Sunday, July 31, 2005

It was only a matter of time until some armchair archaeologist took it upon himself to "discover" bogus artificial structures in the celebrated Martian ice crater. Guys like this make my job really difficult . . .

Speaking of which, I'll be returning to Arizona in a few weeks for the filming of a Discovery Channel documentary. I'll be in Flagstaff, home of the Lowell Observatory. (I recently shaved my head, but I think my hair will have grown back to acceptable standards by then.)
Spitzer Finds Life Components in Young Universe

"Using Spitzer, scientists have detected organic molecules in galaxies when our universe was one-fourth of its current age of about 14 billion years. These large molecules, known as polycyclic aromatic hydrocarbons, are comprised of carbon and hydrogen. The molecules are considered to be among the building blocks of life."
More Exeter sighting coverage:

'Odds are there’s intelligent life outside of Earth'

"David said the object was as large as two aircraft carriers. It was long and silver, with windows equally spaced around its center. After what felt like several minutes, he said the object started changing colors to an orange-ish red and similar-colored flames billowed from underneath. But there was no smoke or noise. The object eventually stretched to double its size and disappeared."

Saturday, July 30, 2005

This time Paul Kimball's counting down his 10 favorite science fiction films. Here are mine, if you're interested.
Thank the gods of postmodernism: a blog devoted to J.G. Ballard!

Friday, July 29, 2005

Whitley Strieber has written his most expansive, bizarre online journal entry yet. As usual, it poses far more questions than it answers. And, for a metaphysical rallying cry, it's peculiarly insistent that readers who truly support his website send him money so they can access some superfluous "subscriber" material.

I like this paragraph:

"The implant also enables me to travel almost anywhere in space and time, or even outside of space time. It acts as a sort of accellerator [sic] of being, intensifying my ability to move out of my body and into many remarkable realms. It also causes me, at times, to hear the inner workings of the minds of other people, something that is so extremely different from what one might imagine that it is really hard to describe in words. It's not a common experience and has not entered language, which is why I can only talk about it indirectly."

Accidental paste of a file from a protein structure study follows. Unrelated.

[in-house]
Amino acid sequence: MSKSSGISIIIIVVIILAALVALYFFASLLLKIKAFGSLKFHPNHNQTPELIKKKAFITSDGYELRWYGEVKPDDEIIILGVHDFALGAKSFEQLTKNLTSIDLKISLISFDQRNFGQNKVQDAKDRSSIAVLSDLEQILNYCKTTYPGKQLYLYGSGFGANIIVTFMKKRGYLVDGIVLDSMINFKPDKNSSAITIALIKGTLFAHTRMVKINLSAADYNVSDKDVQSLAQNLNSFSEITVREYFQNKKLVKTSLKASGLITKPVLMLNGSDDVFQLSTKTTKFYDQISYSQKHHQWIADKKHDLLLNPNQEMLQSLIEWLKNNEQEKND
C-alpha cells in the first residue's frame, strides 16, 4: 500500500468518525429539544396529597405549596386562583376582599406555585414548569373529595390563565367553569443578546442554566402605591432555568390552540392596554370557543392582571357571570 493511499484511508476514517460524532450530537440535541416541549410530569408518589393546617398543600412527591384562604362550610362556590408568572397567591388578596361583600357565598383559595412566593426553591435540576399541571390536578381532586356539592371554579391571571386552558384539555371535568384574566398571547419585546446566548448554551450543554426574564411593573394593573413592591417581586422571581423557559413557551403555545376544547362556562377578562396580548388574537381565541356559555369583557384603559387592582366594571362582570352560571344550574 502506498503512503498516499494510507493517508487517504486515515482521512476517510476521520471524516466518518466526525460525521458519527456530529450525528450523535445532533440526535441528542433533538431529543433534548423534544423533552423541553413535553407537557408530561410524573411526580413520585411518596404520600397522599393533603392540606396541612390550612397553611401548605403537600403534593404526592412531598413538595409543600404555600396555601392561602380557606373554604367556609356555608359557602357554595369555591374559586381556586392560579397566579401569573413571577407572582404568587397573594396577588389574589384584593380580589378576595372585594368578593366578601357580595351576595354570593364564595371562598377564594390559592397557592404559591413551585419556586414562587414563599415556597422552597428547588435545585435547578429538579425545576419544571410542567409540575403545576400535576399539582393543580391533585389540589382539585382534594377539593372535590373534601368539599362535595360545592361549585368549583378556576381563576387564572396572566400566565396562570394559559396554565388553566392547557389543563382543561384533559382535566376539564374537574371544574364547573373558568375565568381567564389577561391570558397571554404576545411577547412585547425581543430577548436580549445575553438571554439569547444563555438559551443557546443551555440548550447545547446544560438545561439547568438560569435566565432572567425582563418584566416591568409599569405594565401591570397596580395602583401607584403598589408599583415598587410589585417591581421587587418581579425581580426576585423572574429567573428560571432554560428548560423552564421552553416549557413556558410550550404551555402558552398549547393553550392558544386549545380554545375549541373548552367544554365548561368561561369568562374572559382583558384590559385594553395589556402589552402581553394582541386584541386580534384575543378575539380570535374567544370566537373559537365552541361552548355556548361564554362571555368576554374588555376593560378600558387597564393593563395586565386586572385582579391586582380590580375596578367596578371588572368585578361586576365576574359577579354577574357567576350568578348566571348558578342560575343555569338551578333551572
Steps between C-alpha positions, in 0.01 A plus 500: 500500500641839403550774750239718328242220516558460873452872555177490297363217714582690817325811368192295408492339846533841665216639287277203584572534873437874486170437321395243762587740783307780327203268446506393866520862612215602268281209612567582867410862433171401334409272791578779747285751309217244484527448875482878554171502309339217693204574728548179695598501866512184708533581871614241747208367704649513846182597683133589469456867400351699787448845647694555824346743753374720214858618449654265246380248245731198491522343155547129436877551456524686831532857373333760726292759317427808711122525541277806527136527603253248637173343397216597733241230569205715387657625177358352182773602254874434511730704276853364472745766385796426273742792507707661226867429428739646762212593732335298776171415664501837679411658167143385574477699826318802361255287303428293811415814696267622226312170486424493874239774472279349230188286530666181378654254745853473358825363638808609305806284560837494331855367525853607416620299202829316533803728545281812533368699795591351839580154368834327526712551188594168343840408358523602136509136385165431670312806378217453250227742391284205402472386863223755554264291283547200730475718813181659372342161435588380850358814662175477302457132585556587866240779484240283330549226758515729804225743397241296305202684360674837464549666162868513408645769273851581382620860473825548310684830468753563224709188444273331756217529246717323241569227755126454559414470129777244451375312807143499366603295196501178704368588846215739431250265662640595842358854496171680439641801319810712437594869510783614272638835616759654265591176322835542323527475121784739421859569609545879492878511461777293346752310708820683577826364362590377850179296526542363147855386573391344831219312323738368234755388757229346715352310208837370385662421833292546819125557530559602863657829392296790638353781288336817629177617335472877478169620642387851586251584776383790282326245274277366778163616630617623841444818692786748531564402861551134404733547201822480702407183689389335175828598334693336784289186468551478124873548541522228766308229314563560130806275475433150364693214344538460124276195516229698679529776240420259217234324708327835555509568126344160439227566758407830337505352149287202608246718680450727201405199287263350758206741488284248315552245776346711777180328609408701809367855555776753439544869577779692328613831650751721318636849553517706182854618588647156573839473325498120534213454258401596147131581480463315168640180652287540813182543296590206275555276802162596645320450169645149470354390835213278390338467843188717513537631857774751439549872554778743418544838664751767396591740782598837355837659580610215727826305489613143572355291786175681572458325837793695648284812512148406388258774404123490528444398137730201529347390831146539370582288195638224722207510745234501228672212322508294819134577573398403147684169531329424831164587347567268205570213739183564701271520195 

Unfortunately, virtually all of Strieber's recollections and pronouncements are colored by this "indirect" quality. I'm not claiming Strieber is a fraud; I think he's experienced episodes of high strangeness. But I also think his mind tends to inflate the significance and meaning of his experiences, effectively "editing" them into a symbolic grammar amenable to intellectual analysis. In this sense, Strieber's bold declarations are probably about as valid as those of infamous "contactee" George Adamski, albeit rather more literary and in keeping with contemporary cosmological thought.

Strieber isn't the mild-mannered sage one might expect. I once emailed him to question an omission in a self-published book and was told to "quit nitpicking and absorb the philosophy." This is the kind of quip expected from an L. Ron Hubbard, not a man in touch with the universe's most elusive secrets. And as a writer with grand online pretensions, Strieber is curiously selective about the "news" items that grace his site's front-page. For example, I find it difficult to believe he's unaware of the very promising Roswell leads documented in Nick Redfern's powerfully argued new book "Body Snatchers In the Desert." Revealingly, Strieber has made a psychological investment in an alien explanation for Roswell -- a scenario that Redfern's research threatens to obliterate. Strieber's commitment to certain hoaxes is further evidenced in his new essay, which cites the late Col. Philip Corso, alleged government whistleblower whose book "The Day After Roswell" has been dismissed as make-believe by UFO researchers.

Strieber inhabits a universe of boundless subjectivity built upon a substrate of engaging memes. But his relevance to the disciplined UFO research he champions is increasingly tenuous. Which is too bad. For if he knows what he claims to know, his "subscribers only" approach to disseminating his revelations is at best manipulative and at worst harmful.
Just in case you missed it:

Astronomers claim discovery of 10th planet

"The planet -- the farthest-known object in the solar system -- is currently 9 billion miles away from the sun, or about three times Pluto's current distance from the sun."

Remember Sedna? I don't think this will be the last planet we find lurking beyond Neptune.

What's playing:

1.) Green (R.E.M.)
2.) Chelsea Girl (Nico)
3.) Fear of Music (Talking Heads)
4.) Your Arsenal (Morrissey)
5.) Black Celebration (Depeche Mode)
UFO saga continues

"Yann Marchandin, the French 'Ufologist' who contacted the News-Letter via e-mail, said there was a similar UFO sighting in Poland in 1997 and another in 1999. In both incidents, witnesses claimed to have seen large 'military ship-sized' tubes, or cigar-shaped objects in the sky."